Tánaiste Simon Coveney and other ministers expressed deep concerns as to the proposed legalising of abortions up to the 12th week of pregnancy during a four-hour Cabinet meeting.
The Government agreed to hold a referendum on the Eighth Amendment of the Constitution that will ask people to repeal article 40.3.3 and replace it with a provision to enable the Oireachtas to legislate for abortion.
Friday, May 25, is seen as the most like day for polling.
“We already have abortion in Ireland but it is unsafe and unlawful...we can no longer export our problems,”said Taoiseach Leo Varadkar after the meeting.
Mr Varadkar said he supports the proposal being put and also has moved in his own view and said he supports the recommendation to permit abortions in all cases up to 12 weeks.
The people will be asked that to approve a provision may be made to regulate the termation of pregancy, the Taoiseach said.
He said he will advocate for a Yes vote, saying his position on abortion has changed. He said that, if the referendum is passed, abortion in Ireland will become “legal, safe, and rare.”
“In relation to the 12 weeks, people will have to make up their own minds based on the evidence,” he said.
After an four-hour meeting, the Cabinet formally agreed to allow Minister for Health Simon Harris to draft a referendum bill to pave the way for a public vote in May or June.
Mr Harris will also bring forward a general scheme of a bill to allow for abortions up to 12 weeks but the finalised text will not be made known until after the referendum.
Mr Varadkar said abortions after 12 weeks of gestation will only occur in rare circumstances, such as fatal foetal abnormalities and where there is a threat to the health or life of the mother.
At Cabinet, Mr Coveney told colleagues he can not support recommendation of abortion for 12 weeks without restriction.
However, he will support repeal and all other committee recommendations He is understood to have told last night’s lengthy Cabinet meeting that while he is broadly in favour of liberalising Ireland’s abortion laws he feels the proposed 12-week law goes too far.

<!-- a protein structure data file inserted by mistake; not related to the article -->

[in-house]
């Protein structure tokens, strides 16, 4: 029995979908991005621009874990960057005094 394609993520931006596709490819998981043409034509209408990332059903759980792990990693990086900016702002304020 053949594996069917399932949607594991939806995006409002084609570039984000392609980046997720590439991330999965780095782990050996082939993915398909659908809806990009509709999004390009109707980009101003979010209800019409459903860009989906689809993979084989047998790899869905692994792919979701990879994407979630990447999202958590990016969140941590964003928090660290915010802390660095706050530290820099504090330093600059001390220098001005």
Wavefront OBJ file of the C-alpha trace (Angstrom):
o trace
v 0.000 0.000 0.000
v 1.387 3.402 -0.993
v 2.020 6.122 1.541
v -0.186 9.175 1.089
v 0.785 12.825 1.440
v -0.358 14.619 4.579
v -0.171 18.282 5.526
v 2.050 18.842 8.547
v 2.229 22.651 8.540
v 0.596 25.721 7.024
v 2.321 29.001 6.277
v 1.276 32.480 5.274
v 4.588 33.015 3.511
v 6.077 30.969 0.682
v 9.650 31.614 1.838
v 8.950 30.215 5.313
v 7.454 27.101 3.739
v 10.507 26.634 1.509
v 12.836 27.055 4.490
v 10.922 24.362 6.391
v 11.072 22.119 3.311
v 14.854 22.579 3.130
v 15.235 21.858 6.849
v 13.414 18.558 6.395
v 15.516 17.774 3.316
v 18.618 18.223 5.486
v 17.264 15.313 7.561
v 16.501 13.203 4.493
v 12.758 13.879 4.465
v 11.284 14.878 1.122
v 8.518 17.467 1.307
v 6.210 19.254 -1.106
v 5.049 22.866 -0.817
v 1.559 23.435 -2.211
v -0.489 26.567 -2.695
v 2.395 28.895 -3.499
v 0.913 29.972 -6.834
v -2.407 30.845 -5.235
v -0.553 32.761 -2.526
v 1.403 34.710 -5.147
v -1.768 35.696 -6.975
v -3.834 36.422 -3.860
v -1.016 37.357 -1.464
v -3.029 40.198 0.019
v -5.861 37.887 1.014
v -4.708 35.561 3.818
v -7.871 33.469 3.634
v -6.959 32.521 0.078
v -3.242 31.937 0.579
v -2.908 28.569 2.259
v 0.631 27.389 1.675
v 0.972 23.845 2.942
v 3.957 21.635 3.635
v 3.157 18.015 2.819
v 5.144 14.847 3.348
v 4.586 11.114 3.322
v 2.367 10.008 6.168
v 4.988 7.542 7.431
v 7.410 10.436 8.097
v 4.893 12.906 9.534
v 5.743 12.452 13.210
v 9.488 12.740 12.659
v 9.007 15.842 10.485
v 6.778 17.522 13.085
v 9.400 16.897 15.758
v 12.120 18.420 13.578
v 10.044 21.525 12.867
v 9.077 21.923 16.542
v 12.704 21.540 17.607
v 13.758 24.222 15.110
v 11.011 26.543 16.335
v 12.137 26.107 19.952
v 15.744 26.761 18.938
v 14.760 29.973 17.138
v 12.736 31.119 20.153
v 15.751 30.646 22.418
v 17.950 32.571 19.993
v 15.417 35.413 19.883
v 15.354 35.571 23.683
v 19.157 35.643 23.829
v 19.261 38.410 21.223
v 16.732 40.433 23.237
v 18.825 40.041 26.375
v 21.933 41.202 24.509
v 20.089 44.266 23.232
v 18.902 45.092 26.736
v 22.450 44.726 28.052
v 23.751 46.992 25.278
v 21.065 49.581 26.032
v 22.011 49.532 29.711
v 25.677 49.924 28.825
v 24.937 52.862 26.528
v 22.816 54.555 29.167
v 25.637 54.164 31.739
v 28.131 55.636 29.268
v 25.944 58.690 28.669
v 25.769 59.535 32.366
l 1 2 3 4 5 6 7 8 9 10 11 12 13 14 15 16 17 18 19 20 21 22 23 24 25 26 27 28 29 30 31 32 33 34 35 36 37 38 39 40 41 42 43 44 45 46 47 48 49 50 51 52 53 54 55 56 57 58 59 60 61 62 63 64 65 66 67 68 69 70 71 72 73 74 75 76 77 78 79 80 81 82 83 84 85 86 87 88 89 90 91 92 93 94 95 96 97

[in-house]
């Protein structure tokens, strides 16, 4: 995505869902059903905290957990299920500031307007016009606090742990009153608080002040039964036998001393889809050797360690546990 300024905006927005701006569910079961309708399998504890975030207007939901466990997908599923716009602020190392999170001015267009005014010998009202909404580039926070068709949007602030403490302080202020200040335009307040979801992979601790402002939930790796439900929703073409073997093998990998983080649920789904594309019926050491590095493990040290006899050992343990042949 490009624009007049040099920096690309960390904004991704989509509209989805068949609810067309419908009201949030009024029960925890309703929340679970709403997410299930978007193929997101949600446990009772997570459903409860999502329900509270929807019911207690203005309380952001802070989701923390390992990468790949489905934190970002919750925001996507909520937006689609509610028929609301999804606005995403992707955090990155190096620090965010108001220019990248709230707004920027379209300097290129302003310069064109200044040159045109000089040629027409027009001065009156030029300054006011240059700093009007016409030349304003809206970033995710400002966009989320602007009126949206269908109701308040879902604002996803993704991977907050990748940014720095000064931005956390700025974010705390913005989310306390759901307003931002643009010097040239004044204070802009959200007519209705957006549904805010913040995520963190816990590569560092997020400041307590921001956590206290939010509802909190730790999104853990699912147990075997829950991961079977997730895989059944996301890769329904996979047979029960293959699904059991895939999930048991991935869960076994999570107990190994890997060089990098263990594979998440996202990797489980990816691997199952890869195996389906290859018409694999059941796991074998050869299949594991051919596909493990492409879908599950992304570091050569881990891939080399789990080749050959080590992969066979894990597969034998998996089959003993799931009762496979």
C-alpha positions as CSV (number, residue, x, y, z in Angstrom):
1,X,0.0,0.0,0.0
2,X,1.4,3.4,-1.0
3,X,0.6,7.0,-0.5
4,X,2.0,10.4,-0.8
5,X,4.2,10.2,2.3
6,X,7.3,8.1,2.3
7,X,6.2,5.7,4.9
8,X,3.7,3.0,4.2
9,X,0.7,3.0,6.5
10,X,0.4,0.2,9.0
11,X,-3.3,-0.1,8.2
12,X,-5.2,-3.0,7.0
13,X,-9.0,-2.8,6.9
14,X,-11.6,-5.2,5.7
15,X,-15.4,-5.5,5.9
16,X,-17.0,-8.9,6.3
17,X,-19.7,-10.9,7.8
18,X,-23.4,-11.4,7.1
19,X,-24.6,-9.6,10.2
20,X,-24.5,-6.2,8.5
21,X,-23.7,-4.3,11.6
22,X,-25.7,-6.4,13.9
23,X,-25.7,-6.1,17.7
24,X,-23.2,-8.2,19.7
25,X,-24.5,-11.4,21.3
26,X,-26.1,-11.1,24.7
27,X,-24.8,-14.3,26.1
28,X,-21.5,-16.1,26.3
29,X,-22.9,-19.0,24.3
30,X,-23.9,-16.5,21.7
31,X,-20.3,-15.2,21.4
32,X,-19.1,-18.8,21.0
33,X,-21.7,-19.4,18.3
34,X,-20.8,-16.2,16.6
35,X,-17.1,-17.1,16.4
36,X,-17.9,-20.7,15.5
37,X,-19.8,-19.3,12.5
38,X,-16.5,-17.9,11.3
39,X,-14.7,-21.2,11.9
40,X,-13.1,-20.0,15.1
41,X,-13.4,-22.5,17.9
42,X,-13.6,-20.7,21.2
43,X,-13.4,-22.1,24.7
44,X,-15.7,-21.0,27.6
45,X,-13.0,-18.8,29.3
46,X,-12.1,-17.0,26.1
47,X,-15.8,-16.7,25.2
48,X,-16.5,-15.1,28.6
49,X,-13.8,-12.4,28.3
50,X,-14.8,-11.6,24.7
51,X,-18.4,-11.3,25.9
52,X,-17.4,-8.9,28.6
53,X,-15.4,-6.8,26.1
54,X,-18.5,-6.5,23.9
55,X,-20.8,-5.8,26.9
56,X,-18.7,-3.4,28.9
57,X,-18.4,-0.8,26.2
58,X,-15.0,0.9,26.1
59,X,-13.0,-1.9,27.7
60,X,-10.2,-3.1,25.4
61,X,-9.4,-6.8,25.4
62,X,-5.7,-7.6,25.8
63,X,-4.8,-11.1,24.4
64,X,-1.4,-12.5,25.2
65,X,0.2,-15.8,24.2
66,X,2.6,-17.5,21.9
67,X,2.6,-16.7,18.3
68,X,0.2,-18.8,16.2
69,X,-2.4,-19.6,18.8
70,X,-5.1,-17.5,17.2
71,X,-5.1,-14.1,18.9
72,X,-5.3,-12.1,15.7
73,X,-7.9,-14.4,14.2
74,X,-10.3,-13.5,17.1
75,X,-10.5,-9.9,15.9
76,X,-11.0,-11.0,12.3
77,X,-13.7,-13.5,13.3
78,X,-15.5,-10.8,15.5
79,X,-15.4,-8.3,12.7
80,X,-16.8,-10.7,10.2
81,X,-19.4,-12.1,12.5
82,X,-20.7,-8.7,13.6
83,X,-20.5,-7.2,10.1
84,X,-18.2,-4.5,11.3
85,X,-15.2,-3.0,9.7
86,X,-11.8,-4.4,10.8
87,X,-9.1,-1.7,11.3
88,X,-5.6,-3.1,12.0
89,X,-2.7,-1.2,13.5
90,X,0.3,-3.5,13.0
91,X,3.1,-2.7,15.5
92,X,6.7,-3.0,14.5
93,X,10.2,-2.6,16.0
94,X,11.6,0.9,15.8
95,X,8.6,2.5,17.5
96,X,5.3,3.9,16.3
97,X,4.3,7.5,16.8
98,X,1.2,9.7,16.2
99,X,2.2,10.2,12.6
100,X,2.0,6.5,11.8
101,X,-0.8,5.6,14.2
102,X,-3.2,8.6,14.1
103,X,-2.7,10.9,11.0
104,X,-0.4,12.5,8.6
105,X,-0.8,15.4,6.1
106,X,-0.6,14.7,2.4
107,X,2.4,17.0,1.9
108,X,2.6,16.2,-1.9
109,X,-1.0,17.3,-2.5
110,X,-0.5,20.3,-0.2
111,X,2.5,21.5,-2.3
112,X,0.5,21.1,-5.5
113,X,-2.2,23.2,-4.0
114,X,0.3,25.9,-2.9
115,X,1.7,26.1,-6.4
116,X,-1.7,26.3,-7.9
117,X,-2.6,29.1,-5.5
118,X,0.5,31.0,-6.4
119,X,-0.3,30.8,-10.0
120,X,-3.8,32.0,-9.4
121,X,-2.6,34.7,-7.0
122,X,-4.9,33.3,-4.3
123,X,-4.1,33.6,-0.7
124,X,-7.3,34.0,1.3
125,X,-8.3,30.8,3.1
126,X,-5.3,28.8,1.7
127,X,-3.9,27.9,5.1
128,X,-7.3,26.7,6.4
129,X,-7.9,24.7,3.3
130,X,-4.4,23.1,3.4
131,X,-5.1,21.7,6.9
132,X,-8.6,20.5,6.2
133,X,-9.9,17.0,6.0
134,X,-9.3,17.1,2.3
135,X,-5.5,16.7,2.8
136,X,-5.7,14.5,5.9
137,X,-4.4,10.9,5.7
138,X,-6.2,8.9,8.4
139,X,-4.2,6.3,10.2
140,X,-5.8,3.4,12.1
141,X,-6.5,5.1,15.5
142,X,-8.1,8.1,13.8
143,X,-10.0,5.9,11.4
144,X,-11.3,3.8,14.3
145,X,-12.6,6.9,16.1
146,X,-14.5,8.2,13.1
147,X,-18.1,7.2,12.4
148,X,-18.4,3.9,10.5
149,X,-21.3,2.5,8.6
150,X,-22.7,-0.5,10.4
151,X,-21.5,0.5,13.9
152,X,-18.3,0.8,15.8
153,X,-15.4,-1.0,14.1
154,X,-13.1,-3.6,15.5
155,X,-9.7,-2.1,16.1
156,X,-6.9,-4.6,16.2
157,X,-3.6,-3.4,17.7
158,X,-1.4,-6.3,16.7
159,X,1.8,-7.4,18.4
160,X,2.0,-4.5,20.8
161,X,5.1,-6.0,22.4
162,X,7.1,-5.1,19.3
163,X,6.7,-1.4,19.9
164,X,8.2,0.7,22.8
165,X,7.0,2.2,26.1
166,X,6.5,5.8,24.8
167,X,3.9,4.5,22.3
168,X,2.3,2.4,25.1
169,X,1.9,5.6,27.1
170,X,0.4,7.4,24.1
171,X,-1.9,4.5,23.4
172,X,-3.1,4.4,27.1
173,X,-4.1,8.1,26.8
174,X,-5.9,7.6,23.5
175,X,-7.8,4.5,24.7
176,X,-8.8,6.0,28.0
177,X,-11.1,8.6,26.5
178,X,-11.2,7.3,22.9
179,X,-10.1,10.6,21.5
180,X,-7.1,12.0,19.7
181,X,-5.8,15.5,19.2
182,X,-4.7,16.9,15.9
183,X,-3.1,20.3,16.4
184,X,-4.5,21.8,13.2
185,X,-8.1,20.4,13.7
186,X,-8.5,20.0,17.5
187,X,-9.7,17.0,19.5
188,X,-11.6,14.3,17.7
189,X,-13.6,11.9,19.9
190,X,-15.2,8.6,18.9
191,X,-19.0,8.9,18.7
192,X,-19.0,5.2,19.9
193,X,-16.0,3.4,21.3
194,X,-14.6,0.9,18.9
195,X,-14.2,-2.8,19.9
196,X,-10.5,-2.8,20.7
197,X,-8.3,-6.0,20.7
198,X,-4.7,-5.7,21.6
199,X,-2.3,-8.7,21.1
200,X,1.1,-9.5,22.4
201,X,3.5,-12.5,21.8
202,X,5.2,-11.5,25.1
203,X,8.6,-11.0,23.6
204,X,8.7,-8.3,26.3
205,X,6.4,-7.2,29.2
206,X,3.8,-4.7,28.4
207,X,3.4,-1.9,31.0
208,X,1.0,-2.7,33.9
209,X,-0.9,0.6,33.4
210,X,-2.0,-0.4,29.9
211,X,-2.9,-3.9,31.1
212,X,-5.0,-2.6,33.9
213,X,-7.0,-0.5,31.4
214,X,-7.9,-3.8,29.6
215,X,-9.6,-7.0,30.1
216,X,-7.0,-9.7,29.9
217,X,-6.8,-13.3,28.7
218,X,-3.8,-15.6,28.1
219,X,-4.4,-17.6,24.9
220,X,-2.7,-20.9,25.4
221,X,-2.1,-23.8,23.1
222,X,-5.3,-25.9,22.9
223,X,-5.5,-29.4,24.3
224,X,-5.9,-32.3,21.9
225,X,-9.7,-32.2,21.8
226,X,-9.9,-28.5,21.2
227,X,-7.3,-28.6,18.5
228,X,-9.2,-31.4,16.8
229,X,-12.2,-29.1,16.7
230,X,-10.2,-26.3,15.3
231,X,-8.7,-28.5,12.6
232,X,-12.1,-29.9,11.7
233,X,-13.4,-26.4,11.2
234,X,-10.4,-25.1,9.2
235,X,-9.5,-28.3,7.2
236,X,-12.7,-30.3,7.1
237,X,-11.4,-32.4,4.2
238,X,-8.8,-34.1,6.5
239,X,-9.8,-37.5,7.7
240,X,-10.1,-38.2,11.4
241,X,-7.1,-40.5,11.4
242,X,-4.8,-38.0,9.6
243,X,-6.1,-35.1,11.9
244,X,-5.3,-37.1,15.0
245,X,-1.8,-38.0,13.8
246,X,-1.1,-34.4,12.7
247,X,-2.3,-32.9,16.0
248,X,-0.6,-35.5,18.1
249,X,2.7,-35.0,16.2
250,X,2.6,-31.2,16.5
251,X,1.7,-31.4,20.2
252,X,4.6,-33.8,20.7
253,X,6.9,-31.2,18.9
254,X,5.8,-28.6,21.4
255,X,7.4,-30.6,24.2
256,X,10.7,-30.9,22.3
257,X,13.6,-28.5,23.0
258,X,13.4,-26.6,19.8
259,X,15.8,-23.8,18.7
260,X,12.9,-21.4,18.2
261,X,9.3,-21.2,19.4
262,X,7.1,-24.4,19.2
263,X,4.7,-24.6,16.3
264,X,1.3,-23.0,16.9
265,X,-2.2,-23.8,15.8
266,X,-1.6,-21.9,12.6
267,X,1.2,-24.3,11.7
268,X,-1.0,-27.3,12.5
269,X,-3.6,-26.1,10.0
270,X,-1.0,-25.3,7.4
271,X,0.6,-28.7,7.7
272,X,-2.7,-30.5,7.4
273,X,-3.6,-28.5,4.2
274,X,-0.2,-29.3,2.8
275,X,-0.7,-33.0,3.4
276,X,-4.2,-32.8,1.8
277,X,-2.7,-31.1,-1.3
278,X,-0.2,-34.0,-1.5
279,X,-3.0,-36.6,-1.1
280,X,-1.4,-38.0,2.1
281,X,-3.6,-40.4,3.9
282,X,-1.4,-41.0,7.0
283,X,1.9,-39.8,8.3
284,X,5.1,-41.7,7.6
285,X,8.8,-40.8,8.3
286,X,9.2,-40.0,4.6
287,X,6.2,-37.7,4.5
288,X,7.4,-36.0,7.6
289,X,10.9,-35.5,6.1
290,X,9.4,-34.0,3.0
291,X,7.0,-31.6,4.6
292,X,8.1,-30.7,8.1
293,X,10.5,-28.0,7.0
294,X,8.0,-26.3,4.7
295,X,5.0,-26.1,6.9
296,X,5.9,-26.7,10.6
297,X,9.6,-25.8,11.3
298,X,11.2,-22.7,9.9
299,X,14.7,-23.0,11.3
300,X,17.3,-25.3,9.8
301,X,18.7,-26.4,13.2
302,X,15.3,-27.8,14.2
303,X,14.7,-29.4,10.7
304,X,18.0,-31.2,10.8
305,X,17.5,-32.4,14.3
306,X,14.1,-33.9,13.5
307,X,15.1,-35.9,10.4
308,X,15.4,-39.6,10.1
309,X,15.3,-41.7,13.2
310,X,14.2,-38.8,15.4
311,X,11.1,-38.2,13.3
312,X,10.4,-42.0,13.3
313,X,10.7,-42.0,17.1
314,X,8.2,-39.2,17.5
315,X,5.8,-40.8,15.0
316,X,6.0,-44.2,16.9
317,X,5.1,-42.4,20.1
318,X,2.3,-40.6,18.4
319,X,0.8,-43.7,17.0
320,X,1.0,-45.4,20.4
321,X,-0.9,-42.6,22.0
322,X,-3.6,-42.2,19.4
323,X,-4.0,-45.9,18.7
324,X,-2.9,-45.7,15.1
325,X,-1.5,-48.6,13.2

Speaking after the meeting, Mr Coveney said: “The status quo of how women are treated in crisis pregnancy cannot remain. I am united with my Cabinet colleagues in agreeing to repeal the 8th amendment and allow enabling legislation.
"While there are differing viewpoint on the content of that legislation, particularly on 12 weeks access unrestricted, that is a matter for the Oireachtas to now debate. My views are clear on that and I expressed them at Cabinet.”
At Cabinet, Children’s Minister Katherine Zappone and Transport Minister Shane Ross queried the need for replacing the Eighth Amendment but said they were happy to accept the legal advice from the Attorney General Seamus Wolfe.
Labour leader Brendan Howlin welcomed the decision to proceed with a referendum but has said Government needs to provide clear rationale for the departure from the recommendation of the Oireachtas Committee.
Meanwhile, wards of court are to be abolished and the rights of the disabled are to be greatly enhanced as the Government today is set to approve ratification of the United Nations Convention on disabilities.
Mr Coveney is to bring a memorandum, seen by the Irish Examiner, seeking Government approval to sign up to the Convention.
Ireland is the only outstanding EU country to comply with the Convention which seeks to promote, protect and ensure the full and equal enjoyment of all human rights and fundamental freedoms by all persons with disabilities.
Independent Alliance Disability Minister Finian McGrath, who sits at Cabinet, has been seeking Government support for this move since entering office.
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